Daniel Drake was born on October 20, 1785, in New Jersey. His family was very poor and moved to Kentucky in 1788, hoping to improve its lot on the frontier. Drake received limited schooling, but he had learned to read by the age of seven. In 1798, Drake became a student of Dr. William Goforth, one of the first phsicians in Cincinnati, Ohio. By 1804, Drake was a partner in Goforth's practice, and in 1805, Goforth granted Drake a formal diploma to practice medicine on his own. This was the first medical diploma granted west of the Appalachian Mountains. Drake spent the next two years in Philadelphia, continuing his studies. He then opened a medical practice in Kentucky before returning to Cincinnati in 1807.
Drake lived in Cincinnati until 1816, when he became a professor of medicine at Transylvania University, the first medical school west of the Appalachian Mountains, located in Lexington, Kentucky. Drake remained at the school for only one academic term, before returning to Cincinnati. Upon his return to Ohio, Drake played a major role in establishing the Medical College of Ohio, founded in 1819. He also helped create the Commercial Hospital and Lunatic Asylum for the State of Ohio in 1820. Drake served as president of the Medical College until 1823. The Medical College's faculty developed a strong dislike for Drake and voted to remove him as president in 1822, but the faculty members reversed their decision due to public uproar. Unwanted at the Medical College, Drake accepted a position at Transylvania University.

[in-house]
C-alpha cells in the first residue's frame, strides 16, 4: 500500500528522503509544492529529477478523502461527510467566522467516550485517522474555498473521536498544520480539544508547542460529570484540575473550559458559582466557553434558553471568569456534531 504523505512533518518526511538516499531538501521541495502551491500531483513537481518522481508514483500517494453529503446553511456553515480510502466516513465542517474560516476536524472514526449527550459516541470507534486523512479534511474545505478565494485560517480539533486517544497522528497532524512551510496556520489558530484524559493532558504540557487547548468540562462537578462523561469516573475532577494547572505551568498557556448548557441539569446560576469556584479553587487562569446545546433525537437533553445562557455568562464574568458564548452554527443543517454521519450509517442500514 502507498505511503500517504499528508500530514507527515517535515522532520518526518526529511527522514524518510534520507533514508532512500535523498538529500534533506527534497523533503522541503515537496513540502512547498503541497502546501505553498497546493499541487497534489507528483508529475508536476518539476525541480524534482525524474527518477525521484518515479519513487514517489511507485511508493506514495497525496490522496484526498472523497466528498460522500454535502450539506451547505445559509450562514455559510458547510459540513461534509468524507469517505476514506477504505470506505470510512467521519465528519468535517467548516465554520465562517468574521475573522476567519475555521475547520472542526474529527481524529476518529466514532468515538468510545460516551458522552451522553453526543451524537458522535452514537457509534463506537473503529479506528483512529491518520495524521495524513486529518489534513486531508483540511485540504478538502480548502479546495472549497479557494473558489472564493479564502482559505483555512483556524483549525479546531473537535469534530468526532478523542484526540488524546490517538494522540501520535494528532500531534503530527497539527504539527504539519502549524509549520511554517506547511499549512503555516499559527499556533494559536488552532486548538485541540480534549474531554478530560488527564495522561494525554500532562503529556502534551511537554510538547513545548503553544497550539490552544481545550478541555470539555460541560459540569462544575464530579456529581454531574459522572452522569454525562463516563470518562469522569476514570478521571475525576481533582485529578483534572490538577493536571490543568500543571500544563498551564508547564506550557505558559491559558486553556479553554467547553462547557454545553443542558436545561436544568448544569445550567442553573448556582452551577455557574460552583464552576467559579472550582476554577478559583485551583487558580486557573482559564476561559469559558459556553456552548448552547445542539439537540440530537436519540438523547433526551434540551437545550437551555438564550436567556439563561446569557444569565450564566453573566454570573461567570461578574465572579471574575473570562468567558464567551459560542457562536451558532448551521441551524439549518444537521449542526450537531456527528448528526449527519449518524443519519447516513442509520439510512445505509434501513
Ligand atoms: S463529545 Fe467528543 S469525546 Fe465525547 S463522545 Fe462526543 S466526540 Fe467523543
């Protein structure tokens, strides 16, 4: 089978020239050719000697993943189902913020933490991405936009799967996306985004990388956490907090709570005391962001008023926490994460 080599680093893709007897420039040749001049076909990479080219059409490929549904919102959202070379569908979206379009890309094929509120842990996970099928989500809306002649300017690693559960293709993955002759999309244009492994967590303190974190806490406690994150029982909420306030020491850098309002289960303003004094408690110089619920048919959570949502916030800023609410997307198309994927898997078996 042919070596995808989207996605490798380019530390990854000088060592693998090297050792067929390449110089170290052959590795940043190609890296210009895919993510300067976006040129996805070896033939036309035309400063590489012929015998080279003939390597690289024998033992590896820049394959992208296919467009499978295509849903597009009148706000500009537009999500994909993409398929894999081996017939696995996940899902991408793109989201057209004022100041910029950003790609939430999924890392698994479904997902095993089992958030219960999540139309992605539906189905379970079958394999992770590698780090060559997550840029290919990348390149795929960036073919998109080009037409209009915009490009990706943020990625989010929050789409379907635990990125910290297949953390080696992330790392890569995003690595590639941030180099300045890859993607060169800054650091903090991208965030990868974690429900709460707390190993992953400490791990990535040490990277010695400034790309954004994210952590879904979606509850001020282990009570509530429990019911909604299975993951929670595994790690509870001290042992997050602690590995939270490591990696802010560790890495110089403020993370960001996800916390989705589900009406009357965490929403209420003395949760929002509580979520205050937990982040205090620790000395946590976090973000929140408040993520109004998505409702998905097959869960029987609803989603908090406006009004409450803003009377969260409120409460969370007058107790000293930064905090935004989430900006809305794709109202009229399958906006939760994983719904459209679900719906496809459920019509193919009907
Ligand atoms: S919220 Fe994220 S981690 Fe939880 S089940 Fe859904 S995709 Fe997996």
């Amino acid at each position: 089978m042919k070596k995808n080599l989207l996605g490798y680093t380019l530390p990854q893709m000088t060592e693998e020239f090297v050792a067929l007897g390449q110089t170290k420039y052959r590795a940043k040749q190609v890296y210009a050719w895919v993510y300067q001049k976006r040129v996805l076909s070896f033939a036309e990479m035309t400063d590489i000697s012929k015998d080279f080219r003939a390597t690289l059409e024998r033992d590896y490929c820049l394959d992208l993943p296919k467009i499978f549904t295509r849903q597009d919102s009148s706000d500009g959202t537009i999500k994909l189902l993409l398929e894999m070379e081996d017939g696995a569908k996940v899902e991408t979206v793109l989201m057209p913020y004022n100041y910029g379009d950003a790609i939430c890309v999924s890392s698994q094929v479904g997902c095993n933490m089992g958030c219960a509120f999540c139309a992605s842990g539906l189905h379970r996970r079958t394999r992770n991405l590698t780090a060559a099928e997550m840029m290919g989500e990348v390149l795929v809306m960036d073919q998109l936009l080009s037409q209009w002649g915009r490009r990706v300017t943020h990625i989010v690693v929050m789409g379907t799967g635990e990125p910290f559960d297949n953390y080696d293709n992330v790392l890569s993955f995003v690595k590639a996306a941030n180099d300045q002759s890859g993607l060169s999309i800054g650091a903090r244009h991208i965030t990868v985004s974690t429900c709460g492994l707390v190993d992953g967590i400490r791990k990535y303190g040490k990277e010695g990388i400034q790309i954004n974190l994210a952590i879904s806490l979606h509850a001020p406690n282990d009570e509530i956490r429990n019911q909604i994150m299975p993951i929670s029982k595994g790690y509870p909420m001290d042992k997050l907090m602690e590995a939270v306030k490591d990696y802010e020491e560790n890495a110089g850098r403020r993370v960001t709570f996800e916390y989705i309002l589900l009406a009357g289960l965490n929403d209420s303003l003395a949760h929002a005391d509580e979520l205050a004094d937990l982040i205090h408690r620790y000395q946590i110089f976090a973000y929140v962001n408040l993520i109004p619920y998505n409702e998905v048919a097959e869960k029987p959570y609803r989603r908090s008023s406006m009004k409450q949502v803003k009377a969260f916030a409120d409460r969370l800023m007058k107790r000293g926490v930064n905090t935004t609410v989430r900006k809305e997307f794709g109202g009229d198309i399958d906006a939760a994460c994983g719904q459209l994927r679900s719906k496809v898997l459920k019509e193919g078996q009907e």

Drake returned to Cincinnati in 1826, opening the Cincinnati Eye Infirmary in 1827. Over the next several years, he tried to form his own medical school in Cincinnati, hoping to drive the Medical College out of business. In 1835, he succeeded in establishing a medical program at Cincinnati College, but it collapsed in 1839. During the 1840s, Drake served as a professor of medicine at the Louisville Medical College in Kentucky. In 1849, he accepted a professorship at the Medical College of Ohio, only to resign that same year. In 1852, he rejoined the faculty at the Medical College of Ohio but died a few days after receiving his appointment.
Drake contributed greatly to Ohio's development. His work helped provide Ohioans with capable doctors. He played a leading role in establishing several institutions of higher education. Drake also authored numerous books on Ohio's animals, plants, and diseases.